Peter Platzer, CEO, Spire Global
Although countless NewSpace entrepreneurs present unique and interesting ideas to investors, very few are able to turn their ambitions into successful businesses. Peter Platzer is one of those select few who actually have. As CEO of Spire Global, Platzer is arguably one of the first entrepreneurs to mature their NewSpace startup into a fully-fledged industry force, raising the bar on what Earth Observation (EO) companies are able to do along the way.
Spire has accomplished more in its five years of existence than almost anyone could have predicted. Most notably, it has erased the line between government and commercial EO operations. Under Platzer’s leadership, Spire bucked historical precedent to become the first EO company to provide commercial weather data to the U.S. government, securing a $370,000 Commercial Weather Data Pilot contract from the National Oceanic and Atmosphere Administration (NOAA). Alongside Ball Aerospace, Spire also developed a data collection and analysis platform that the National Geospatial-Intelligence Agency (NGA) used to literally redraw the maps of Arctic shipping routes.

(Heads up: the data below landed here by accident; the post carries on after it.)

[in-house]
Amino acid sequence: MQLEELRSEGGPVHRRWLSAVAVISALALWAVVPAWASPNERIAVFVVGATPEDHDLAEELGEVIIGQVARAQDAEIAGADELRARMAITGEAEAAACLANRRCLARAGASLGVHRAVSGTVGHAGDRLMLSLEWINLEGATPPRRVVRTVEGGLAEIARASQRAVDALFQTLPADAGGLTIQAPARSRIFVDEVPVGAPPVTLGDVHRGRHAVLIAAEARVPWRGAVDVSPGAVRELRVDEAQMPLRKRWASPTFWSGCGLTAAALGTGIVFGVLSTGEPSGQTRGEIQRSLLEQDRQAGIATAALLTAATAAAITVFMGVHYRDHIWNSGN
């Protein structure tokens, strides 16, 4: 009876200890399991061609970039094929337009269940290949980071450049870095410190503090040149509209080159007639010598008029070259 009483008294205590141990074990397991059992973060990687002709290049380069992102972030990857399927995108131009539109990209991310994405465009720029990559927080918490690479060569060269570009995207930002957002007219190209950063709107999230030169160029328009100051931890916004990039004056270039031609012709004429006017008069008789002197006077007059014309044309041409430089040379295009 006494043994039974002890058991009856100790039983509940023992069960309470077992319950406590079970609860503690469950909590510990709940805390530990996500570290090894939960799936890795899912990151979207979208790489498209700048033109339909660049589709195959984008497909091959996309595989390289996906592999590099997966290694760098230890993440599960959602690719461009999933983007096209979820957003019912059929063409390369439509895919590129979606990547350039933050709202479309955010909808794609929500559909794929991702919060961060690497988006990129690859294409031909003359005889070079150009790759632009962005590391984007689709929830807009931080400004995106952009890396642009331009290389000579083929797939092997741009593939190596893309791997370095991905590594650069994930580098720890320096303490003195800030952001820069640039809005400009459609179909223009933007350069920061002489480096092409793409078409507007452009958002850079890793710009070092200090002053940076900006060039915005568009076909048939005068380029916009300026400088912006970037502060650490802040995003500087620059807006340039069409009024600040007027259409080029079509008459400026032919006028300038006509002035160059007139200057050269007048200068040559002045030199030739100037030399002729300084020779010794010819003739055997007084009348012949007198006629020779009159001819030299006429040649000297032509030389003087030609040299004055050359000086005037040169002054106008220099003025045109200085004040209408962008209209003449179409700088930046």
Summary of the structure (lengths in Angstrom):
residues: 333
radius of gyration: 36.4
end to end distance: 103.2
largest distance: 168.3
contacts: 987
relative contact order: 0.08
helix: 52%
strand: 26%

2017 was a year of aggressive growth for Spire. The company launched four dozen satellites and brought its Spire Sense maritime product up to par with the competition. It made several key hires, including a Chief Financial Officer (CFO), a global human resources director overlooking all five of the company’s offices, and a vice president of federal business. Moreover, to meet the demands of building several dozen satellites per year, Platzer expanded Spire’s Glasgow operations to include a new satellite production and test facility. According to Platzer, the facility has shaved weeks off the build time of any one satellite.